“A few people in the audience started to clap, and then a few more began to whistle, and before long the whole group was applauding. “Our moment,” Derek said, because at least in this room there was consensus. They believed white nationalism was about to drive a political revolution. They believed, at least for the moment, that Derek would help lead it.

“Years from now, we will look back on this,” he said. “The great intellectual move to save white people started today.”

“Ostracizing Derek won’t accomplish anything,” one student wrote.

“We have a chance to be real activists and actually affect one of the leaders of white supremacy in America. This is not an exaggeration. It would be a victory for civil rights.”

“Who’s clever enough to think of something we can do to change this guy’s mind?”

One of Derek’s acquaintances from that first semester decided he might have an idea.”

What I learned after 100,000 miles on the road talking to Trump supporters
Donald Trump’s message resonates in the most forgotten corners of the US, because viewed from these places, America no longer seems a great country

The above link is to the Facebook post about the article. The comments there illustrate the us/them divide that keeps us stuck in this mess. Some are angry, others sympathetic. Many are thought-provoking.

Trump: Tribune Of Poor White People

“… No one seems to understand why conventional blunders do nothing to Trump. But in a lot of ways, what elites see as blunders people back home see as someone who–finally–conducts themselves in a relatable way. He shoots from the hip; he’s not constantly afraid of offending someone; he’ll get angry about politics; he’ll call someone a liar or a fraud. This is how a lot of people in the white working class actually talk about politics, and even many elites recognize how refreshing and entertaining it can be! So it’s not really a blunder as much as it is a rich, privileged Wharton grad connecting to people back home through style and tone. Viewed like this, all the talk about “political correctness” isn’t about any specific substantive point, as much as it is a way of expanding the scope of acceptable behavior. People don’t want to believe they have to speak like Obama or Clinton to participate meaningfully in politics, because most of us don’t speak like Obama or Clinton.”

Book: Hillbilly Elegy: A Memoir of a Family and Culture in Crisis, by J.D. Vance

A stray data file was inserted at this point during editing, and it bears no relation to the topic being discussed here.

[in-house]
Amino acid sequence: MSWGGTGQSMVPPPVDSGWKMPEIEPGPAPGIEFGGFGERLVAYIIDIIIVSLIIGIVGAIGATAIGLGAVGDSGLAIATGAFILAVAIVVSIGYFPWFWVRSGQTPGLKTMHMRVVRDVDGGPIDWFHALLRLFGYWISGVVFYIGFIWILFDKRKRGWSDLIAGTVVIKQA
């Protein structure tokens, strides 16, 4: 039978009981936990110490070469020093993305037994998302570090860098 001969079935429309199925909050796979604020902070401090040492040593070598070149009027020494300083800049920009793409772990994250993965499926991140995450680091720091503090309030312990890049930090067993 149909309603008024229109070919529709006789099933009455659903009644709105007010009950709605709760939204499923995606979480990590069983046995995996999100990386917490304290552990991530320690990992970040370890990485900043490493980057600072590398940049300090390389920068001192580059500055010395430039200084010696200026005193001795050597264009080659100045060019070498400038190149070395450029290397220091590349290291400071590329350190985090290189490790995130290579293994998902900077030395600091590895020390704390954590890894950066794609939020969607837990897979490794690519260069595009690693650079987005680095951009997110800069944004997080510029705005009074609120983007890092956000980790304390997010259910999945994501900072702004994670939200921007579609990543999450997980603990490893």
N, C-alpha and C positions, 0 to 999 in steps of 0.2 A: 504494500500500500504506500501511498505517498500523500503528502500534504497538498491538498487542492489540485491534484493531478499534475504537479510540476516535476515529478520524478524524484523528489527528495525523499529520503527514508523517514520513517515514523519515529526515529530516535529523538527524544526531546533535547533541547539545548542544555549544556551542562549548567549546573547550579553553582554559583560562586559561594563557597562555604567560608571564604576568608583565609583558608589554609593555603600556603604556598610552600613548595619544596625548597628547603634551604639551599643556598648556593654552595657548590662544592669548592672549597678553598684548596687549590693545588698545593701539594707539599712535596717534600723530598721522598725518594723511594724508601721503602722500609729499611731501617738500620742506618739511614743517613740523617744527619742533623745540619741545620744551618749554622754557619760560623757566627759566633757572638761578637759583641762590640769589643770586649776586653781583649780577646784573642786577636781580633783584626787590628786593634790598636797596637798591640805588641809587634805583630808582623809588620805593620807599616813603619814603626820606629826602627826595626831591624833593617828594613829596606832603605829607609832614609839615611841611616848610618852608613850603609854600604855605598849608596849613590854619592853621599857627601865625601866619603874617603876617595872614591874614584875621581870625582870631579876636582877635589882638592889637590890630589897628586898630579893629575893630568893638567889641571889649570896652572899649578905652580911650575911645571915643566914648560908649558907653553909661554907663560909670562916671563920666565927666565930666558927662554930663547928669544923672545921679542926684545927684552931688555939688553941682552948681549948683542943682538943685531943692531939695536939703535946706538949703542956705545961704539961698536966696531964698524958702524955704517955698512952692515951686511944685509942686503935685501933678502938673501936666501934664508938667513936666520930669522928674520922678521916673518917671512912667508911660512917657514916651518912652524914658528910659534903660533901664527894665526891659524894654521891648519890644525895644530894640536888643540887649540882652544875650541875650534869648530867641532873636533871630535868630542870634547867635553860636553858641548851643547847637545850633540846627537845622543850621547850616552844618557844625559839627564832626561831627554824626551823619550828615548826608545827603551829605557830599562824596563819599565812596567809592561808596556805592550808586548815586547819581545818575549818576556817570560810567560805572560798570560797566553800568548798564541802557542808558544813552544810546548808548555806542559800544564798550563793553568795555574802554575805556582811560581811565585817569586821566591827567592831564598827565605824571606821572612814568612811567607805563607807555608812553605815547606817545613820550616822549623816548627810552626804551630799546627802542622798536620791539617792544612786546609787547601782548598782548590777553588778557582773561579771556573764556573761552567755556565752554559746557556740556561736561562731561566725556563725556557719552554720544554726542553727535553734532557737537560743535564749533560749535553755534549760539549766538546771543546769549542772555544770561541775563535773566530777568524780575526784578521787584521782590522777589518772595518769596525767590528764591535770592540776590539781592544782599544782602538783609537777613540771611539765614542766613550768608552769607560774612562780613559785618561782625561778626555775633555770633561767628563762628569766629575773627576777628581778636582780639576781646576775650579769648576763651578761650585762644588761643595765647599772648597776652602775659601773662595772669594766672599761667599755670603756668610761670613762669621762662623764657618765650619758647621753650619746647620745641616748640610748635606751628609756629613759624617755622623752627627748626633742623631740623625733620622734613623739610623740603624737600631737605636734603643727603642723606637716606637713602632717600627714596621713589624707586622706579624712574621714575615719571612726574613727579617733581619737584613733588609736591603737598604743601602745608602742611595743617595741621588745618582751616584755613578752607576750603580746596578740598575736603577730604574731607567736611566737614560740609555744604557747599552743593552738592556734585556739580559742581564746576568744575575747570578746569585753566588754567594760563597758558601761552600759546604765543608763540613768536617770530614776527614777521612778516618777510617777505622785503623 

“[Hillbilly Elegy] couldn’t have been better timed…a harrowing portrait of much that has gone wrong in America over the past two generations…an honest look at the dysfunction that afflicts too many working-class Americans.” (National Review)

Hillary Clinton’s Plan for a Vibrant Rural America (factsheet)

Hillary Clinton’s “Breaking Every Barrier Agenda”: Revitalizing the Economy in Communities Left Behind (factsheet)

Modern Farmer – Where Hillary Clinton And Donald Trump Land On Food And Farming Issues

Local and Regional Food Systems
Trump: Trump’s platform does not specifically mention food, agriculture, or rural communities, and to our knowledge he has never directly addressed the subject of local and regional food systems.

But he recently released a list of agriculture advisors that paints a vivid picture of the sort of policies to expect under a President Trump. The 65 names on the list are a who’s who of industrial agriculture advocates, including senators, governors, state ag commissioners, and agribusiness executives. It’s safe to say that the Trump ag team supports feedlots over farmers markets.

Clinton: Unlike Trump, Clinton’s platform includes a detailed “plan for a vibrant rural America”, which includes “build[ing] a strong local and regional food system by doubling funding for the Farmers Market Promotion Program and the Local Food Promotion Program to expand food hubs, farmers markets…and to encourage direct sales to local schools, hospitals, retailers and wholesalers.”

Current USDA secretary Tom Vilsack is Clinton’s top agriculture advisor, signaling the likely continuation of his agency’s nascent local food initiatives, such as the Know Your Food, Know Your Farmer program. That doesn’t mean Clinton and Vilsack aren’t also staunch allies of so-called Big Ag—they make no claims to the contrary. During primary season, Clinton has been viciously attacked by liberal voters for her ties to Monsanto.”

Why poor white Americans are dying of despair, by Ryan Cooper
Poor white Americans are dying of despair. And racism is to blame.

Let’s Talk About Millennial Poverty
We followed the path we were told to follow. So how did we end up more poor than our parents?

“What if people with resources — people who went to college at a time when they could pay for college without mountains of debt, or people whose parents were fortunate enough to be able to save for them, on their behalf—stopped chiding those without for their perceived poor decisions and instead decided to actually address the problem, which is that this is an economic climate wherein it is damn near impossible to get out of poverty?”